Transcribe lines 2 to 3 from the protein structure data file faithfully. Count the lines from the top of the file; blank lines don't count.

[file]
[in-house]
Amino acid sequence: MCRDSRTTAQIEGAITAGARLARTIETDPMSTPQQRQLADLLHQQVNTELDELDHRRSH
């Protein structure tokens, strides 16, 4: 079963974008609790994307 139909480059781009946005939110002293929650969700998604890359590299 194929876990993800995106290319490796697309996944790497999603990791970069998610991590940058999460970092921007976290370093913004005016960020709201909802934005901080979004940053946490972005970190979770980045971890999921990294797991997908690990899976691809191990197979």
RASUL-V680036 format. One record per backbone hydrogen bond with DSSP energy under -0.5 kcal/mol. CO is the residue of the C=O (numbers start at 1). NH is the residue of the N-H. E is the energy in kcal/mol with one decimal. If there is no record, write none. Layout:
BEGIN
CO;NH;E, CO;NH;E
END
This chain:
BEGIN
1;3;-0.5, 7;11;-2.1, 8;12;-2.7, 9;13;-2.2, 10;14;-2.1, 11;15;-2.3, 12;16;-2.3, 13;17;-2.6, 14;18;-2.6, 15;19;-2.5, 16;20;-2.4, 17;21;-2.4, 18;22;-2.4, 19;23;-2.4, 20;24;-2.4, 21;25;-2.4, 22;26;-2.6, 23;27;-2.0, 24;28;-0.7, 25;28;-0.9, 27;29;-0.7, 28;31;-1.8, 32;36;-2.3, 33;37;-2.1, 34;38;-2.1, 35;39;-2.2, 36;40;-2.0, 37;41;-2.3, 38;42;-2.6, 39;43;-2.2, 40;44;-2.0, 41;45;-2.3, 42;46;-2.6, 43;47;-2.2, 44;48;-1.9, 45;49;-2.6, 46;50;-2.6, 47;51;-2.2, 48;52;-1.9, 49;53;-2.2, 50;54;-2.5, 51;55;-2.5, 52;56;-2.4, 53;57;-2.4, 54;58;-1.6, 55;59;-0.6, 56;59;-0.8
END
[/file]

Amino acid sequence: MCRDSRTTAQIEGAITAGARLARTIETDPMSTPQQRQLADLLHQQVNTELDELDHRRSH
């Protein structure tokens, strides 16, 4: 079963974008609790994307 139909480059781009946005939110002293929650969700998604890359590299 194929876990993800995106290319490796697309996944790497999603990791970069998610991590940058999460970092921007976290370093913004005016960020709201909802934005901080979004940053946490972005970190979770980045971890999921990294797991997908690990899976691809191990197979």